The Johns Hopkins University
March 1, 1999
A fatal dorm fire. A lab explosion. A hostage taking. A major, destructive hurricane. A sniper incident. A building occupation. A page one, network news-leading scandal. Any of these could happen to Johns Hopkins University. Are we ready?
Who would be in charge? Who would house displaced students? Who would call their parents? Who would call in the police or talk to the mayor? Where would we put the press? Who would get the word out to students, faculty, staff, alumni, trustees? Who would see to it that business operations continue? By no means are these issues abstract. Recently, the Johns Hopkins community was shocked and saddened by the news that three of its graduate students were killed, and two others injured, in a very serious car accident. The local, divisional response to this crisis by leaders and staff at the School of Engineering, within Student Affairs [i.e., Chaplain, Counseling Services, Dean of Students, International Services, etc.], Communications and Public Affairs and Security, and by the General Counsel s Office was exemplary -- reinforcing the value of effective advance planning, sound judgement and execution, superb communication and coordination, and heroic effort and determination.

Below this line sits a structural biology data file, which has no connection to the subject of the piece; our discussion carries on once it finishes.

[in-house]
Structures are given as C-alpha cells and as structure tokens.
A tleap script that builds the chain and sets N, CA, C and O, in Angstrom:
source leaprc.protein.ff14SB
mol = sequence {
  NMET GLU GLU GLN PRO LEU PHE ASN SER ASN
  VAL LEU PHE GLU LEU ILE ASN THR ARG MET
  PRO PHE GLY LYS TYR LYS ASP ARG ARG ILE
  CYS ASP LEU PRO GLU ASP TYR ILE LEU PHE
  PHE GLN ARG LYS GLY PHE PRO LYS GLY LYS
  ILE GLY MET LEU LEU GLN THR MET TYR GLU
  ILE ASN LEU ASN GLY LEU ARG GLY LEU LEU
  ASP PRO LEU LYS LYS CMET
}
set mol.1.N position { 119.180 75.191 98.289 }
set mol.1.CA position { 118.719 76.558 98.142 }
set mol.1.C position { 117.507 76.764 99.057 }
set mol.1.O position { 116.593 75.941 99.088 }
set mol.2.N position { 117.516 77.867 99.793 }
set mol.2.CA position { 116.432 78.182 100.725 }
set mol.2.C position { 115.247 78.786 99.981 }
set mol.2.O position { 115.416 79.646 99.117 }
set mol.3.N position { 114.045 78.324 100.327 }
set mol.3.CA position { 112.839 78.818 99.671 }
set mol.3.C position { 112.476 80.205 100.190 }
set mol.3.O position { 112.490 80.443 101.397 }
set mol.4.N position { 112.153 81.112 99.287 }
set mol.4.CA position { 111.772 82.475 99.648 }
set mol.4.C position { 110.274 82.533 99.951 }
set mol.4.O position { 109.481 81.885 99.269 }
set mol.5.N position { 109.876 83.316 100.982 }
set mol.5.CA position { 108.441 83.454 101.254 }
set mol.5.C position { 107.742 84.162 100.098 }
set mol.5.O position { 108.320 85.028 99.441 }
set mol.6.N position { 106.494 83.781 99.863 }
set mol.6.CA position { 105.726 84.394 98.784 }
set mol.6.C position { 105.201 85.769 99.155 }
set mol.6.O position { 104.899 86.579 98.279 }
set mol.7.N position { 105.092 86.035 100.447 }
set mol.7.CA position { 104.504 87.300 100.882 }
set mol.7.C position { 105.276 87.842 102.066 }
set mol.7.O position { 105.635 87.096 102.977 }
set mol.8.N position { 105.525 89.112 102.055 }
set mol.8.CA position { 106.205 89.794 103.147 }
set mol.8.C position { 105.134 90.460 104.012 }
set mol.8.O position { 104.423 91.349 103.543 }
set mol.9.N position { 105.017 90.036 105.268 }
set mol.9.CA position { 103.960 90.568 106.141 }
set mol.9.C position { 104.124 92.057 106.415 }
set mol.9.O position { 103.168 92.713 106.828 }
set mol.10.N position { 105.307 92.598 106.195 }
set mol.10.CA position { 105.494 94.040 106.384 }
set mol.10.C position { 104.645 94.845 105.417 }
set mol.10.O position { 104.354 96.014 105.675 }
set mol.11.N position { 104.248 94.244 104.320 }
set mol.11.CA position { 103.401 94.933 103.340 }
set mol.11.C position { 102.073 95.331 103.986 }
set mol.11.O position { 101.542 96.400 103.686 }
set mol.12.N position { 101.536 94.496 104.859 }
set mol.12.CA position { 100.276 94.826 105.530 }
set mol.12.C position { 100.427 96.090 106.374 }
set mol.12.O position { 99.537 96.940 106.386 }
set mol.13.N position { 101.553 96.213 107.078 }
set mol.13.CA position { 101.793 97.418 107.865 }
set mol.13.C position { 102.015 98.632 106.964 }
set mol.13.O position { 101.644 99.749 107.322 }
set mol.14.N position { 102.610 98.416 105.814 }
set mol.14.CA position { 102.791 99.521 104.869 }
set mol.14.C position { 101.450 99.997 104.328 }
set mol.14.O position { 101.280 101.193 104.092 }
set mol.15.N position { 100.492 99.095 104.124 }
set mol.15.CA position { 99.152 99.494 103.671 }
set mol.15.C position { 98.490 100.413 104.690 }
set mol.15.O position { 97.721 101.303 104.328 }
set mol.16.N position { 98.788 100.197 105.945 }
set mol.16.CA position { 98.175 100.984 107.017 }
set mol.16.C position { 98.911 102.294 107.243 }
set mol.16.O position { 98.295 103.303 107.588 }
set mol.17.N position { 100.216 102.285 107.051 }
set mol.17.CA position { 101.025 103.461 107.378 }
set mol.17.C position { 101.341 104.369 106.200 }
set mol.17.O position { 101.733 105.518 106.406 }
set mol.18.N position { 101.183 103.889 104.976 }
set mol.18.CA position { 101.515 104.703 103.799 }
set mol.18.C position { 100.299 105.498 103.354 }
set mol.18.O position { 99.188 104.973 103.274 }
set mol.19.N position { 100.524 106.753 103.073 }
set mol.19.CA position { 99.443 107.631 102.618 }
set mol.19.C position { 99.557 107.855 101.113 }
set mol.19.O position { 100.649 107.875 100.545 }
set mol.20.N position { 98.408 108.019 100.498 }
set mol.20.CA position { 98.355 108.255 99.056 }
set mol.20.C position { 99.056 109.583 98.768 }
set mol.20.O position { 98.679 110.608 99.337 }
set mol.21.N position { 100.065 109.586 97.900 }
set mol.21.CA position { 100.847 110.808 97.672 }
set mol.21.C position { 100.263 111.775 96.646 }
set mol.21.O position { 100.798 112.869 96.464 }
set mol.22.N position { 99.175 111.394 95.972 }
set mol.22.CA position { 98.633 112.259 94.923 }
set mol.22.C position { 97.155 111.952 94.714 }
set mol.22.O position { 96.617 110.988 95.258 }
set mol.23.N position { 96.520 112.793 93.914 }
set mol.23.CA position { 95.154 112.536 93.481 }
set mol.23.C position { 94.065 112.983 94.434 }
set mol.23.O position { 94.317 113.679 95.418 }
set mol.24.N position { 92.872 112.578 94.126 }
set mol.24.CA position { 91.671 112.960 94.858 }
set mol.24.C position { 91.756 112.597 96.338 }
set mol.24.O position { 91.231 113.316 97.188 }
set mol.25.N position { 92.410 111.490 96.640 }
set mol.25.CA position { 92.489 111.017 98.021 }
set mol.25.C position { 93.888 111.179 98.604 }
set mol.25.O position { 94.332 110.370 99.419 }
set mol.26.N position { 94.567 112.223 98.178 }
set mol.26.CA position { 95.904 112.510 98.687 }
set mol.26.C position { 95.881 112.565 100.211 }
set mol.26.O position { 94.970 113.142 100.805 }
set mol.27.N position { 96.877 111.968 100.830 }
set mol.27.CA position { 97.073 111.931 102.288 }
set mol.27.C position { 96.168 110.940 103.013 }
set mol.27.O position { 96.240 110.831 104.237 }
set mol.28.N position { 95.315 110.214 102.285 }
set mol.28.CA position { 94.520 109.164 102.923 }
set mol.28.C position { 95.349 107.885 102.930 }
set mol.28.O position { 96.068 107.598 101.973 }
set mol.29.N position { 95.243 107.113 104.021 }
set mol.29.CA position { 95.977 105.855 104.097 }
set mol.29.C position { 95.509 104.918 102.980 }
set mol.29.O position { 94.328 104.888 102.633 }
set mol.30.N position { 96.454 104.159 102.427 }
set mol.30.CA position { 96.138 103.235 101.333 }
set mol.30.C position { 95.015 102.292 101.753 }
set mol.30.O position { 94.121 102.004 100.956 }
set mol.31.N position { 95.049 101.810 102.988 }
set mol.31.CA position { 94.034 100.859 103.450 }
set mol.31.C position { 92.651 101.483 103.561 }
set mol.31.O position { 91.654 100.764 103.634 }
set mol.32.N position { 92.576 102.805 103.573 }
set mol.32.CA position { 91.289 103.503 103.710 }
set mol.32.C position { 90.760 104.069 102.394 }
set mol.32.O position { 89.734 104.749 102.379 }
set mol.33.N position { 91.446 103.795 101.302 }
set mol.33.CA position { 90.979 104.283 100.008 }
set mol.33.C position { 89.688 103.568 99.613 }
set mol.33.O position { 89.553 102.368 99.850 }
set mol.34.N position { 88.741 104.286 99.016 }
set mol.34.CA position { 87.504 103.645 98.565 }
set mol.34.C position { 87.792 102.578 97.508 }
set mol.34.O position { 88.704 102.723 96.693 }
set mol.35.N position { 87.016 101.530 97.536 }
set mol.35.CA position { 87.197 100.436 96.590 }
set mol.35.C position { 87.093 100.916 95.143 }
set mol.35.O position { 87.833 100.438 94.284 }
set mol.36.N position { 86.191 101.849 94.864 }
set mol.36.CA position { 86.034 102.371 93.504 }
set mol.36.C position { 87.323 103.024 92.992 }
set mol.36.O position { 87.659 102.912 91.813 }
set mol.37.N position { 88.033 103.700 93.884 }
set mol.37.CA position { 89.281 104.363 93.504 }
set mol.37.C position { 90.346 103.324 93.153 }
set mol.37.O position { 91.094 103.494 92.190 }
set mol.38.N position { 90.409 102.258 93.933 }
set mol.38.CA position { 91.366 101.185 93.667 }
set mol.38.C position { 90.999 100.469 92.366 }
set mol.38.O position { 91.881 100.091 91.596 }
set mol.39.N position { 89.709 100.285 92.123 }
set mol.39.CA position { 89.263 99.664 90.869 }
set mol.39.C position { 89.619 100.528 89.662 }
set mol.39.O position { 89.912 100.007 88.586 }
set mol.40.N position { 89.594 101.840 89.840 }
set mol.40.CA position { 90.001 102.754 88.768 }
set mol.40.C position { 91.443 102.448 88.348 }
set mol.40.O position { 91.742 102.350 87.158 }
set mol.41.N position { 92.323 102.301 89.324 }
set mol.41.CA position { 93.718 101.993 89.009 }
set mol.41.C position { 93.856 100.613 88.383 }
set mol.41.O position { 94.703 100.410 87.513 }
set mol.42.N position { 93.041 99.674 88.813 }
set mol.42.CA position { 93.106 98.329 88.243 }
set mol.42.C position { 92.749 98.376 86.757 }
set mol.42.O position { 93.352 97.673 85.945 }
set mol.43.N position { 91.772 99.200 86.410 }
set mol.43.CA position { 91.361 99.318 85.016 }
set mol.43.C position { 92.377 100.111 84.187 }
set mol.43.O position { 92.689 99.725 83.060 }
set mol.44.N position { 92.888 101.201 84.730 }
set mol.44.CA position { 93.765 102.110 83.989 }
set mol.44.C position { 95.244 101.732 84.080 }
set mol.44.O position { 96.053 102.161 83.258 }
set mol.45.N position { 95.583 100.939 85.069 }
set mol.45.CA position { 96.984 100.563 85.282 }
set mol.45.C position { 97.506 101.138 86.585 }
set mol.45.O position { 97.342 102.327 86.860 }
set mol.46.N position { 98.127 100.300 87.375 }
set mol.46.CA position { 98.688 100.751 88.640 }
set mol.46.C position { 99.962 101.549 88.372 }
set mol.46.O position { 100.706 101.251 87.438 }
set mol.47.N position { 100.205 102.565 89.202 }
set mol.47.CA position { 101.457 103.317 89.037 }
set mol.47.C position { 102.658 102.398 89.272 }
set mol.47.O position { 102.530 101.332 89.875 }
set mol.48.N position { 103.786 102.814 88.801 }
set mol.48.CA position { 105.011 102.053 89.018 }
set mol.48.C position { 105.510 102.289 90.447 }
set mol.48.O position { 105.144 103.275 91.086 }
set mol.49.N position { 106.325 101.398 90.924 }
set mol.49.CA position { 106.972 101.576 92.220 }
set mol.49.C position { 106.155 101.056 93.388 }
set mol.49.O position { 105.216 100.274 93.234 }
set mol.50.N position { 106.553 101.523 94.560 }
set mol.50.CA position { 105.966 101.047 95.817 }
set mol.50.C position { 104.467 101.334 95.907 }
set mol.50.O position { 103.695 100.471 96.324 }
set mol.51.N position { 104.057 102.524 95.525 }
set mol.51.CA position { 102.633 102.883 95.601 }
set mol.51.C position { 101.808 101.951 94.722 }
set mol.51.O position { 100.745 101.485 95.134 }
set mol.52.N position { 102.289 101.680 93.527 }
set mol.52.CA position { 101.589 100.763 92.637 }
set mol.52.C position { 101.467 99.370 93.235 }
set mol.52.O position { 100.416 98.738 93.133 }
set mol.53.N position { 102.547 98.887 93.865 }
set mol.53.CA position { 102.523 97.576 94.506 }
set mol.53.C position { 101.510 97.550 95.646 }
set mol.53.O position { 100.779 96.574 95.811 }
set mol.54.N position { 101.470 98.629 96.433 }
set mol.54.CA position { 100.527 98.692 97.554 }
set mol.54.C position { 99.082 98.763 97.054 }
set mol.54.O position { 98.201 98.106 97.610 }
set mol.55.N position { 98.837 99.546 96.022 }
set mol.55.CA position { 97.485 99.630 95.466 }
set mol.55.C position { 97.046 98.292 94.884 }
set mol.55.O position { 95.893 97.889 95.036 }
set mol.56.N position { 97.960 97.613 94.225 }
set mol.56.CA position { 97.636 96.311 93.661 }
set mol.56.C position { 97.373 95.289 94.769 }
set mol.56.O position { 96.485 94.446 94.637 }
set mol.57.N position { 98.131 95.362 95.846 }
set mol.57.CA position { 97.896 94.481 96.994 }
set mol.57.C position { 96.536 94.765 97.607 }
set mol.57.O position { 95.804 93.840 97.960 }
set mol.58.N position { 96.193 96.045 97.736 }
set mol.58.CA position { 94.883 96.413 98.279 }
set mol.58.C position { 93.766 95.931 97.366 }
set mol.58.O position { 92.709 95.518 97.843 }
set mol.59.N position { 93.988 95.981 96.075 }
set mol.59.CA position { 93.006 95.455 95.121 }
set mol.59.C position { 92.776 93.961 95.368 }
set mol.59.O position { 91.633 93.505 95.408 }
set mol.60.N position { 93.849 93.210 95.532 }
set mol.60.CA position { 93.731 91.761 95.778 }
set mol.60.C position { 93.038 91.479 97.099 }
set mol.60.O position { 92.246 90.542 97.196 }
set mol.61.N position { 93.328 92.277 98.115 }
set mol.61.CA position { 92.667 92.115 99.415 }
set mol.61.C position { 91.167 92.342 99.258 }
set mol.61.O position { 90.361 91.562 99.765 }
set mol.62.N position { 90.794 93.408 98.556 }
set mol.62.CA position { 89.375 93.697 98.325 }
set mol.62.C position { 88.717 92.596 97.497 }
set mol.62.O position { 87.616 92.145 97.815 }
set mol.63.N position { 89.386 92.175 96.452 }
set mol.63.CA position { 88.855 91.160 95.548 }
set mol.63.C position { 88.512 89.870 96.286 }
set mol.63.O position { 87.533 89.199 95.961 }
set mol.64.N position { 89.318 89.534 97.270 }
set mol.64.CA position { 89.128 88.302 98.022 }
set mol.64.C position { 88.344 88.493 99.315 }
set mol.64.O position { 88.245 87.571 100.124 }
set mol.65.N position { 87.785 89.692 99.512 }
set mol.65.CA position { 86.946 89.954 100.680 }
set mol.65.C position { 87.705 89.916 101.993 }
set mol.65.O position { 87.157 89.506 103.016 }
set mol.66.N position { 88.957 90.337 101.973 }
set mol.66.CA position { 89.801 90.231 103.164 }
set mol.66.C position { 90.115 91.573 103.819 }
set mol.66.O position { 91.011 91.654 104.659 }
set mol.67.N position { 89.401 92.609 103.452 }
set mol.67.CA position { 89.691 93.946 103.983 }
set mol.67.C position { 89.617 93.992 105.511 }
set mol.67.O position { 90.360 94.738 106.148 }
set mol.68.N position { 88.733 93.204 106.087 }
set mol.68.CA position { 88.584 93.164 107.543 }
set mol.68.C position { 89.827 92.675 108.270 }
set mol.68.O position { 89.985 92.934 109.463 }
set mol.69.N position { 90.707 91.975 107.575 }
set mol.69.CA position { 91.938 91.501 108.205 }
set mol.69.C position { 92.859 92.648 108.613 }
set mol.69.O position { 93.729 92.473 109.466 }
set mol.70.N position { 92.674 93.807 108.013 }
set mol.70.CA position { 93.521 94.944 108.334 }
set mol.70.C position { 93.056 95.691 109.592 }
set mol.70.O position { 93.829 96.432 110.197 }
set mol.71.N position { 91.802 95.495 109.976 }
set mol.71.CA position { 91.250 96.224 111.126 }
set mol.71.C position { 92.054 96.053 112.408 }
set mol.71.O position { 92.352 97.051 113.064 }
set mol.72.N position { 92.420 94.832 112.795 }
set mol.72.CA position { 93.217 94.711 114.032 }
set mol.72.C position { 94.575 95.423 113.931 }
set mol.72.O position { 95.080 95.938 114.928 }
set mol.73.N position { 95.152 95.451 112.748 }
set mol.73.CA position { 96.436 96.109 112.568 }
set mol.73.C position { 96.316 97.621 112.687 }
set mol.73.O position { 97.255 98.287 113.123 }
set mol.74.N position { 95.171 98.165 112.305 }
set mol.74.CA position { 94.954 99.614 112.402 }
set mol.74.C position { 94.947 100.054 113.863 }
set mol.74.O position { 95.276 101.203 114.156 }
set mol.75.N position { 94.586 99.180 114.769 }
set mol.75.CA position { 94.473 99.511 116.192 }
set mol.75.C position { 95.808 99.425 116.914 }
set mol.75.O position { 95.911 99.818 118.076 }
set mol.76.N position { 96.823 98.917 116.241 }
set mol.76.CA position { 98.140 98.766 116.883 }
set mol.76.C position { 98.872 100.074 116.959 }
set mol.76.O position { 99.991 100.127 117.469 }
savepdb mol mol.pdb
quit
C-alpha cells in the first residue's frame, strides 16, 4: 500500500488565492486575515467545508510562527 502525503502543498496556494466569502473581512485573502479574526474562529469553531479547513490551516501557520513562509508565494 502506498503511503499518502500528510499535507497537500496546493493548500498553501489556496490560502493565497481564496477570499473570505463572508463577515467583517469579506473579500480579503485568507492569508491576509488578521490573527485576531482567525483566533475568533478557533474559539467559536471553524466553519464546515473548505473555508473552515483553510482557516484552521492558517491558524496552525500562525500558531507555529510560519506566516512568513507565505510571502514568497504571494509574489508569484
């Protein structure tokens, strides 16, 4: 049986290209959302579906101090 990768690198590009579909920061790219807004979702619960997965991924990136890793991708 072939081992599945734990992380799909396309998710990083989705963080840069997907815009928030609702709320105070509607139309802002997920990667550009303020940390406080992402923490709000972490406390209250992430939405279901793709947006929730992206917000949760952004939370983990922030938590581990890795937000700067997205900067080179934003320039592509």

Both locally and nationally, a growing number of recent tragic events on campuses has demonstrated the importance of crisis management for the leadership of the university. Indeed, an institution as large and complex as Johns Hopkins is well-advised to make disaster planning and crisis management a regular feature of its internal organizational operations.
Go to Report of the Committee on Crisis Management Table of Contents
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